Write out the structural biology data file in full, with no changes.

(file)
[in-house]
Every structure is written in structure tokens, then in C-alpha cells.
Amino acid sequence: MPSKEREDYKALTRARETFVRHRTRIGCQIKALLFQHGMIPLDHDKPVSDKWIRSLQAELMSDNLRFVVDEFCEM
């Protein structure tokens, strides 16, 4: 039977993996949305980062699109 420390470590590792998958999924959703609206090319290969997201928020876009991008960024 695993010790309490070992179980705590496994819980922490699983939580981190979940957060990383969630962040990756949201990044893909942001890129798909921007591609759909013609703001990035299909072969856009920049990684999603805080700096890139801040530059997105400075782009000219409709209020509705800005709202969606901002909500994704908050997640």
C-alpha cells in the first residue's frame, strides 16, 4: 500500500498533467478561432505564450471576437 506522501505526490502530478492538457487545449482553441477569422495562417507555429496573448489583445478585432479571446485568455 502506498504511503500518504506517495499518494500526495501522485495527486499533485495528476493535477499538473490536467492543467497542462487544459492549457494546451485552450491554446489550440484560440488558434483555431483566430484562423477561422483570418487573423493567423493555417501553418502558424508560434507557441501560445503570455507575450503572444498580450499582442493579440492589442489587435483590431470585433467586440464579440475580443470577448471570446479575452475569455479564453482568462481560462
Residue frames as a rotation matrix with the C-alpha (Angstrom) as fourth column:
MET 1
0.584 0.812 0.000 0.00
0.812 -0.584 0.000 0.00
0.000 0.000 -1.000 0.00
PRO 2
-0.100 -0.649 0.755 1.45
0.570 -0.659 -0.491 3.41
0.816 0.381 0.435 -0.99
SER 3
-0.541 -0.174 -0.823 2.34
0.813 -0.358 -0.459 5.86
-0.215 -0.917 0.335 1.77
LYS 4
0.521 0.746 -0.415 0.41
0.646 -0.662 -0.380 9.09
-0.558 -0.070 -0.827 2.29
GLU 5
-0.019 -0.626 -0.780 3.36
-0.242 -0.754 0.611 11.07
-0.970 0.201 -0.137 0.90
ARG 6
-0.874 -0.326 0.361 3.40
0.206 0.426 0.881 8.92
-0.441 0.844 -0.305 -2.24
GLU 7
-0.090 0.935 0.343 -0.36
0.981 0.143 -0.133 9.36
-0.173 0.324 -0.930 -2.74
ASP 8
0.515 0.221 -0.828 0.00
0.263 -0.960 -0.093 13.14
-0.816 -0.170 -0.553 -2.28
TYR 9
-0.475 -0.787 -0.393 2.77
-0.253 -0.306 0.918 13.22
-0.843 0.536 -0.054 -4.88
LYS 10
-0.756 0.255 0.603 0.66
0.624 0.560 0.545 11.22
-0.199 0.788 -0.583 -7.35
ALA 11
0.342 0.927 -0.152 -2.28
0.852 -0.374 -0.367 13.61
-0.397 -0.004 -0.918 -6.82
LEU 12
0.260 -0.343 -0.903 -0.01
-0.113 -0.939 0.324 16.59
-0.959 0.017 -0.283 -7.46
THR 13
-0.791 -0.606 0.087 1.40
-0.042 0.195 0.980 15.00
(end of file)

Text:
[in-house]
Every structure is written in structure tokens, then in C-alpha cells.
Amino acid sequence: MPSKEREDYKALTRARETFVRHRTRIGCQIKALLFQHGMIPLDHDKPVSDKWIRSLQAELMSDNLRFVVDEFCEM
């Protein structure tokens, strides 16, 4: 039977993996949305980062699109 420390470590590792998958999924959703609206090319290969997201928020876009991008960024 695993010790309490070992179980705590496994819980922490699983939580981190979940957060990383969630962040990756949201990044893909942001890129798909921007591609759909013609703001990035299909072969856009920049990684999603805080700096890139801040530059997105400075782009000219409709209020509705800005709202969606901002909500994704908050997640």
C-alpha cells in the first residue's frame, strides 16, 4: 500500500498533467478561432505564450471576437 506522501505526490502530478492538457487545449482553441477569422495562417507555429496573448489583445478585432479571446485568455 502506498504511503500518504506517495499518494500526495501522485495527486499533485495528476493535477499538473490536467492543467497542462487544459492549457494546451485552450491554446489550440484560440488558434483555431483566430484562423477561422483570418487573423493567423493555417501553418502558424508560434507557441501560445503570455507575450503572444498580450499582442493579440492589442489587435483590431470585433467586440464579440475580443470577448471570446479575452475569455479564453482568462481560462
Residue frames as a rotation matrix with the C-alpha (Angstrom) as fourth column:
MET 1
0.584 0.812 0.000 0.00
0.812 -0.584 0.000 0.00
0.000 0.000 -1.000 0.00
PRO 2
-0.100 -0.649 0.755 1.45
0.570 -0.659 -0.491 3.41
0.816 0.381 0.435 -0.99
SER 3
-0.541 -0.174 -0.823 2.34
0.813 -0.358 -0.459 5.86
-0.215 -0.917 0.335 1.77
LYS 4
0.521 0.746 -0.415 0.41
0.646 -0.662 -0.380 9.09
-0.558 -0.070 -0.827 2.29
GLU 5
-0.019 -0.626 -0.780 3.36
-0.242 -0.754 0.611 11.07
-0.970 0.201 -0.137 0.90
ARG 6
-0.874 -0.326 0.361 3.40
0.206 0.426 0.881 8.92
-0.441 0.844 -0.305 -2.24
GLU 7
-0.090 0.935 0.343 -0.36
0.981 0.143 -0.133 9.36
-0.173 0.324 -0.930 -2.74
ASP 8
0.515 0.221 -0.828 0.00
0.263 -0.960 -0.093 13.14
-0.816 -0.170 -0.553 -2.28
TYR 9
-0.475 -0.787 -0.393 2.77
-0.253 -0.306 0.918 13.22
-0.843 0.536 -0.054 -4.88
LYS 10
-0.756 0.255 0.603 0.66
0.624 0.560 0.545 11.22
-0.199 0.788 -0.583 -7.35
ALA 11
0.342 0.927 -0.152 -2.28
0.852 -0.374 -0.367 13.61
-0.397 -0.004 -0.918 -6.82
LEU 12
0.260 -0.343 -0.903 -0.01
-0.113 -0.939 0.324 16.59
-0.959 0.017 -0.283 -7.46
THR 13
-0.791 -0.606 0.087 1.40
-0.042 0.195 0.980 15.00